Tuscany is the gastronomic Mecca of Europe. The hilly landscape full of rivers, vineyards, and forests has given this region the unique tradition and opportunities ever since the Roman times. Today its historic cities are being choked by millions of tourists who fly from around the globe to try the amazing delicacies and wines, to see the awe-inspiring Cathedrals and to experience the rich tradition of this unique place. This deeply rooted culture is both a blessing and a curse for the Tuscans; on one hand, it brings people who want to stand face to face with Michelangelo’s David or a plate of tortellini tartufata. Yet at the same time it puts a huge environmental, social, and practical strain on the region and its people.
Travelling to Tuscany through the Grampus Heritage EU Erasmus Plus project ‘PRIDE’ (Parternship for Rurali Improvement and Development in Europe), we hoped to witness and understand how people and organisations respond to the challenges of seeking sustainability in a region where a significant amount of the population at any given point is made up of tourists.
The dangers of unlimited, cheap tourism have manifested themselves in Italy. Venice is taking a stand against cruise ships, metallic leviathans that unwantedly threaten to sink La Serenissima. Almost 20 percent of the entire housing stock in the centres of historic cities such as Rome, Florence, or Milan is being rented to tourists. Services like AirBnB displace the locals and force workers (who keep the tourism machine churning) to commute in an already strained public transport system to get to work. In this precarious balance between economic development and environmental conservation, we want to uncover the good practices that shape how tourism transforms once true sustainability becomes an objective.
Our journey started in Pisa, a city famous far and wide for its planned bell tower that started to fall due to soil erosion – a beautiful reminder of the value of mistakes. Pisa in general is not a touristic city; most people pass through for a quick, banal photo of them pushing the tower in place. The University of Pisa, one of the oldest in the world established in 1343, has almost 50,000 students enrolled in a city of 90,000 residents. It carries the vibes of a young city, with bars and restaurants open very late, people talking, drinking, and laughing long after midnight. This lively aura, however, dies around the cathedral. Souvenir shops with mass produced trinkets, tourist traps, and a guy dressed as a sandwich giving out fliers for a nearby Subway prey on the tourists.
One notable way that Italy resists the gentrifying effects of tourism is food. Even the restaurants next to the tower have amazing food and reasonable prices. It appears as though you really have to try to get a bad meal here. This is an example of culinary sustainability – drawing on the culture of traditional recipes, using local ingredients, eating socially, and resulting in undoubted income generation. This experience alone covers all four pillars of sustainability: cultural, environmental, social, and economic.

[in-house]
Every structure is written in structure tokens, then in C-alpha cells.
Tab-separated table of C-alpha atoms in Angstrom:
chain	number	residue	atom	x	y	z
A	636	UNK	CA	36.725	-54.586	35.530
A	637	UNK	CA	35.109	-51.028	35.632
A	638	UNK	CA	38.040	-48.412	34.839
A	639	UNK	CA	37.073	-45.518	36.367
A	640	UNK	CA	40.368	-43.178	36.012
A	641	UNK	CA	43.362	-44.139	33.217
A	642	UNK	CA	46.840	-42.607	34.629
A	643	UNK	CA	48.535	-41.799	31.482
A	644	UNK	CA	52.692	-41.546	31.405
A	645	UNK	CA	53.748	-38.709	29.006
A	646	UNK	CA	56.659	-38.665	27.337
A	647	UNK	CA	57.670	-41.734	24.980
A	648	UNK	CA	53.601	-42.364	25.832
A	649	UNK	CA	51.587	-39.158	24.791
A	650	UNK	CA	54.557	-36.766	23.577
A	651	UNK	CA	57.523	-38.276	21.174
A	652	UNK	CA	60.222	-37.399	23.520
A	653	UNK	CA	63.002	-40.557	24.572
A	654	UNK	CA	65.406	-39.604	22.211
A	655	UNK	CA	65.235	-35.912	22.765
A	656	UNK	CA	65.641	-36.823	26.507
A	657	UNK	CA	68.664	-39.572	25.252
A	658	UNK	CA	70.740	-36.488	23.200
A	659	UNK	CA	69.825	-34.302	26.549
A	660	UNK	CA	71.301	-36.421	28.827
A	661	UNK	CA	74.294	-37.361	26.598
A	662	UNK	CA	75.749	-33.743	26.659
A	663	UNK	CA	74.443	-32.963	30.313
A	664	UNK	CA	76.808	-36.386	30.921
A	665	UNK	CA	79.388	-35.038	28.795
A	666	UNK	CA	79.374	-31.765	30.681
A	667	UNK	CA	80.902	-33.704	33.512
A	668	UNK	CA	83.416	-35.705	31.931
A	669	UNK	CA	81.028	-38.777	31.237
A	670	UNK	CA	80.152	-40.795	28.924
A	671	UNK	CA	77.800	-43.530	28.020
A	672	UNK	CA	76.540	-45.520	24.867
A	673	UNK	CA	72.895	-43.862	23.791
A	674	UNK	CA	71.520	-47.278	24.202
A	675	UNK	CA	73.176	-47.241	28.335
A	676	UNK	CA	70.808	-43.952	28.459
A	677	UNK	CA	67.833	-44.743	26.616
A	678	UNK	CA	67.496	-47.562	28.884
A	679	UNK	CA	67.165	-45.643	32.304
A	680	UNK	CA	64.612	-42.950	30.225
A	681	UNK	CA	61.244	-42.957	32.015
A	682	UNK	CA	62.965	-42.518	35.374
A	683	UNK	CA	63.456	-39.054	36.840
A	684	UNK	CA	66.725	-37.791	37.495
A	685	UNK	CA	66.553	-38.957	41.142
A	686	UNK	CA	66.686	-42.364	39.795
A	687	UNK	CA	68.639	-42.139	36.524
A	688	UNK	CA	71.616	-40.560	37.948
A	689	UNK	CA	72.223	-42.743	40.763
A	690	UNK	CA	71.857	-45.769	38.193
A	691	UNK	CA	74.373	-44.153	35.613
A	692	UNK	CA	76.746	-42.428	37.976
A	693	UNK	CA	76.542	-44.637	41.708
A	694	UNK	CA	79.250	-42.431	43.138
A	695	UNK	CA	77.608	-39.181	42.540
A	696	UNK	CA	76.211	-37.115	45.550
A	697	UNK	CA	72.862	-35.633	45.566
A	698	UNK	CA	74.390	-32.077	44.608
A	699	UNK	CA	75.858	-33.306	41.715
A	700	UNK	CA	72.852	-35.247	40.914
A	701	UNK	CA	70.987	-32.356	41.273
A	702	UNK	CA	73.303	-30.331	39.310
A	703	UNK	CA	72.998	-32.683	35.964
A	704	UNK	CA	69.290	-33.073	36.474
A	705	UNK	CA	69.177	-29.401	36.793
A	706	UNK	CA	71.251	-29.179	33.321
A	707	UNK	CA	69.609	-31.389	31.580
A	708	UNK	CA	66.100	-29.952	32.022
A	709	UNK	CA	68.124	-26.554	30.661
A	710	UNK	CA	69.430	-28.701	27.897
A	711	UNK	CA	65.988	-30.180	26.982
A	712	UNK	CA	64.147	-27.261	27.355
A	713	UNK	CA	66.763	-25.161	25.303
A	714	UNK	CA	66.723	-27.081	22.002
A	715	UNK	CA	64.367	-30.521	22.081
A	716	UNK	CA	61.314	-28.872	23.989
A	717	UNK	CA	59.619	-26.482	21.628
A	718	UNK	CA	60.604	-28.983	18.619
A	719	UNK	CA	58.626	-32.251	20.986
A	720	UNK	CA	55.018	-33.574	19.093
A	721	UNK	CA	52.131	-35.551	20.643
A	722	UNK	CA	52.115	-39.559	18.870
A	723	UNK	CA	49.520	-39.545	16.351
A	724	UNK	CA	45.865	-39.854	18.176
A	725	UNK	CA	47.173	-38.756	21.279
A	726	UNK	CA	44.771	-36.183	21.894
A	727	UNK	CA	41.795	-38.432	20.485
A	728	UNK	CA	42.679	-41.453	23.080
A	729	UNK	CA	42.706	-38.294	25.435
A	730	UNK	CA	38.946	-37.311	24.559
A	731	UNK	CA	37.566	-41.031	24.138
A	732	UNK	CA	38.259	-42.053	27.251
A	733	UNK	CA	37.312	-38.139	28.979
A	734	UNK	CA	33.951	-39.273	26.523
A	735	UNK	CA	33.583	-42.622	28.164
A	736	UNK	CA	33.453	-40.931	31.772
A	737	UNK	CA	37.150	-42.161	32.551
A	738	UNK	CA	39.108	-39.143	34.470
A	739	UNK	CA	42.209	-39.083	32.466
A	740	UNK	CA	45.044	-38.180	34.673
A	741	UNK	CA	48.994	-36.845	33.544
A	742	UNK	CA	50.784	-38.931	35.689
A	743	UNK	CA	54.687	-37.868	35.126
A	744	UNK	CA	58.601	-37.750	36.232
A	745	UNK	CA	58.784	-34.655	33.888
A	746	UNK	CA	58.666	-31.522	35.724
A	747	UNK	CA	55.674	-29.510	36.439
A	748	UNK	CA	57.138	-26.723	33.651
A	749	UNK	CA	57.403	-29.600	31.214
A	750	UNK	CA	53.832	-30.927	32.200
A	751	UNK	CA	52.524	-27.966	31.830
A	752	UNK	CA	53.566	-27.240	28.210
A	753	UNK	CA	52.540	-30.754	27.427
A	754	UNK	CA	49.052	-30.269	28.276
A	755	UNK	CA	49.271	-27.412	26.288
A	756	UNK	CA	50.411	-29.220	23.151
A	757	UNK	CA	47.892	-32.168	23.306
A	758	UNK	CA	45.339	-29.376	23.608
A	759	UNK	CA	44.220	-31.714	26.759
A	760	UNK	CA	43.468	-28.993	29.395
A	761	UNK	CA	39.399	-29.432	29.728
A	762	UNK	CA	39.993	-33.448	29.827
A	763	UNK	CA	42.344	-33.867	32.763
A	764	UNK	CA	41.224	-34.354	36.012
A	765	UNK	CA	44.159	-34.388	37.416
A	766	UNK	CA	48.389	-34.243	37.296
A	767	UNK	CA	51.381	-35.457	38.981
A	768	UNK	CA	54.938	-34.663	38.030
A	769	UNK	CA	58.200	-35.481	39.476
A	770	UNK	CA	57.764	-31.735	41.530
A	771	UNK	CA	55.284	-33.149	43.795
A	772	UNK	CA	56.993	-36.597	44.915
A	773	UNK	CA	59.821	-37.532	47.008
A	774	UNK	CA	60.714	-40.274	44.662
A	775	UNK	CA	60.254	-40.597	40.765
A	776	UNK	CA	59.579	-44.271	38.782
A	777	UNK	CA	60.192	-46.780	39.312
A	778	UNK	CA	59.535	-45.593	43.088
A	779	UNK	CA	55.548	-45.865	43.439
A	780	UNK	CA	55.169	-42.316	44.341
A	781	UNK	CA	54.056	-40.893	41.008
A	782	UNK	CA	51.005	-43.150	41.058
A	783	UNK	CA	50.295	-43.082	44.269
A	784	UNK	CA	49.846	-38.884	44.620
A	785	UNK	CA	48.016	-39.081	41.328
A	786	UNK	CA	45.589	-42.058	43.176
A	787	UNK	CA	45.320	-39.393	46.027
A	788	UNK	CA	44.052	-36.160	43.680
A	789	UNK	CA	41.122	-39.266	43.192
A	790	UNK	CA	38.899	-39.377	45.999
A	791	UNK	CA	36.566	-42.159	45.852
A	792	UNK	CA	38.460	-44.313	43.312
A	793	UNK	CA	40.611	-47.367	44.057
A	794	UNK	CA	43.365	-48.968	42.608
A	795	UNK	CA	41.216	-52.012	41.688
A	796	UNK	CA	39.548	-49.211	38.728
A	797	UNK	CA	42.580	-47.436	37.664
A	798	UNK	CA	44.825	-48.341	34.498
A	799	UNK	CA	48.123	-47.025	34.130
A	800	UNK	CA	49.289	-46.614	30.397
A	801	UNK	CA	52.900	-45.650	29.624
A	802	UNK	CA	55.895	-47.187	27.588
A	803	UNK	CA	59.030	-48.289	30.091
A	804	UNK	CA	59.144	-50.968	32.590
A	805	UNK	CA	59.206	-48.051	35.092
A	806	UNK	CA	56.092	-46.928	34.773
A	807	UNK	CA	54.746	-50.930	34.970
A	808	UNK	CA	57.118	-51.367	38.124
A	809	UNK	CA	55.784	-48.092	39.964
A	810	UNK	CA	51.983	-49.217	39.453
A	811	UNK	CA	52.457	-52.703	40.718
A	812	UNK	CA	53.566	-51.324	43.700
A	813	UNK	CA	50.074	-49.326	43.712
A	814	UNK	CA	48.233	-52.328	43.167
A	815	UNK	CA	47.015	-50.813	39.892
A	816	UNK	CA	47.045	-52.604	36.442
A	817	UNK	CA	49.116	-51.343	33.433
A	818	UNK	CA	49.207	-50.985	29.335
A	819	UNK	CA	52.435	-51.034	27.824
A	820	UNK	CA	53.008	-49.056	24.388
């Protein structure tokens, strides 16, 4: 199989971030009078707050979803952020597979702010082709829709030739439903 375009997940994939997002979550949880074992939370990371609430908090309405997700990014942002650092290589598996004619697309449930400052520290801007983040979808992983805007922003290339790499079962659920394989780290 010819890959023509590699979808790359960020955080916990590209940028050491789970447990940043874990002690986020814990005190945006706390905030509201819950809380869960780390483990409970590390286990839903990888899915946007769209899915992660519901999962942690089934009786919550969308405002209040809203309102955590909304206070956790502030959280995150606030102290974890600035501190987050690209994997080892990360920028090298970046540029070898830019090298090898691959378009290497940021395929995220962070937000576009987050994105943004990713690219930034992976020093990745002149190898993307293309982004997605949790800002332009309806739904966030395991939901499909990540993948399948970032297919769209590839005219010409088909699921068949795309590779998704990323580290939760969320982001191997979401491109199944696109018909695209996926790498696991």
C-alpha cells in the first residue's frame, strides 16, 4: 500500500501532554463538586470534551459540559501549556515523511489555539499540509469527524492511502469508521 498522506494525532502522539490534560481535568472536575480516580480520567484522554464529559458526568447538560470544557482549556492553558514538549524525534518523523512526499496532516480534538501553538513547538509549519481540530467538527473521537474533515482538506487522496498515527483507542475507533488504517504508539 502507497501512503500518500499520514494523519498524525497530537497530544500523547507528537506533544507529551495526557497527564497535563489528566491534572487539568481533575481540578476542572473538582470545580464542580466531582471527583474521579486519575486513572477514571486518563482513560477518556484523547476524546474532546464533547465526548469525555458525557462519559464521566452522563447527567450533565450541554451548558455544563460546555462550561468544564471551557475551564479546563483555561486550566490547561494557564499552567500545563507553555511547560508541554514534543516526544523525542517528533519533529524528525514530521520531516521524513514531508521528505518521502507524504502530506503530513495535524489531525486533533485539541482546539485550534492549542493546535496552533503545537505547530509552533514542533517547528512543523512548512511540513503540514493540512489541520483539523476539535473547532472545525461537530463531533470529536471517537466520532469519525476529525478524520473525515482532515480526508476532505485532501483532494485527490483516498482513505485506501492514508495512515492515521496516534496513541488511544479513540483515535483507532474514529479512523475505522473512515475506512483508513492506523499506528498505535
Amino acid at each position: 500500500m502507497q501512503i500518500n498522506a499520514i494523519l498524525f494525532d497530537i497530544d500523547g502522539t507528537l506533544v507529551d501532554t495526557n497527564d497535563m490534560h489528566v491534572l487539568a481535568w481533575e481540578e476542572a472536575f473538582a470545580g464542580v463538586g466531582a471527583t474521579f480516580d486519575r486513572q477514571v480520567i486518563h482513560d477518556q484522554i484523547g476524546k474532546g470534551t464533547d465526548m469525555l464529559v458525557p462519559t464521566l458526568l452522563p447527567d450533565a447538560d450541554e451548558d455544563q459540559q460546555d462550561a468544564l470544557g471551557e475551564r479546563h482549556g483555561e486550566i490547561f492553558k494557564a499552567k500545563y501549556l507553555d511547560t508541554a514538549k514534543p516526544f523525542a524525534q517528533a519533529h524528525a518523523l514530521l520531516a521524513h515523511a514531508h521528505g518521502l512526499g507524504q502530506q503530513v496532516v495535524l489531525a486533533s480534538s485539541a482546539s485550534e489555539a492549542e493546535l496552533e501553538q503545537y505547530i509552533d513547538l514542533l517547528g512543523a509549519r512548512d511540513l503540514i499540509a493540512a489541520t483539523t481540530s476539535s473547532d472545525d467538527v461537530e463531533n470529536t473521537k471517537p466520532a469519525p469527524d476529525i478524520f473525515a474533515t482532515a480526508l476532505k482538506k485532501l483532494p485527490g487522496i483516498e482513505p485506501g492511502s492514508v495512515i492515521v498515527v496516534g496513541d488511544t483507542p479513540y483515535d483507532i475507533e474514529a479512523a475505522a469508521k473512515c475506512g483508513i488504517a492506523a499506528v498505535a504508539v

The next day we visited the ‘city of a hundred churches’, Lucca. Half an hour North of Pisa and dominated by red bricks and towers, this walled, medieval city is incredibly dense, its snaking streets shadowed under a canopy of towers popping up everywhere creating an urban forest of stone. There is almost no vegetation in the city except the ancient oak trees at the top of the Guinigi tower, creating an incredible contrast with the area outside the walls, lush with greenery.
Wood has been almost as important to this region as food. Ever since the Roman times, the wooded hills were cut down to build a navy, causing floods and destruction – a cautionary tale for the predicaments that humanity faces today. Returning to Pisa we visited Ristorante alle Bandierine. You know a place is local when the menu is available only in Italian! One easy way to get Tuscans angry is to ask for spaghetti Bolognese – believe it or not, such recipe does not exist. The Americans came up with it, because the word ‘ragu’ is the opposite of sexy. Nevertheless, most pasterias will refer to the pasta by its American name in an effort to accommodate tourists with an American perspective of Italian food.
On our way out of Pisa, courtesy of our Italian host, CNR-IVALSA (Wood Technology Institute) we got treated to a sneak peak of the Museo delle Navi Antiche (the Museum of Ancient Boats), a museum that brings forth the heritage of the region as well as the effect that human development has had on the environment since ancient times. The archaeological digs outside of Pisa started in 1998 and are referred to as the “Pompeii of the Seas”, uncovering about 30 ships with their full payloads of jewellery, utensils, pottery, amphorae, and coins, dating between the third century BC and seventh A.D.. These boats survived due to a flash flood caused by the cutting down of ancient forests around the river Arno and using the land for farming. The museum brings together not only the archaeological knowledge of a time long gone, but uses modern science and restoration methods. Its team has worked tirelessly to give new life to materials that are not supposed to last two thousand years. This museum set the scene for the rest of our visit, with wood as the central theme. CNR IVALSA, represented by Dr. Nicola Macchioni and Grampus's Martin Clark, have worked on the Pisa ships from the beginning and still co-operate where wood is on the menu. Past projects have been in Iceland on Viking-Age churches, Finland on ancient loghouses, Slovakia's wooden churches, and medieval-style field barns in Romania.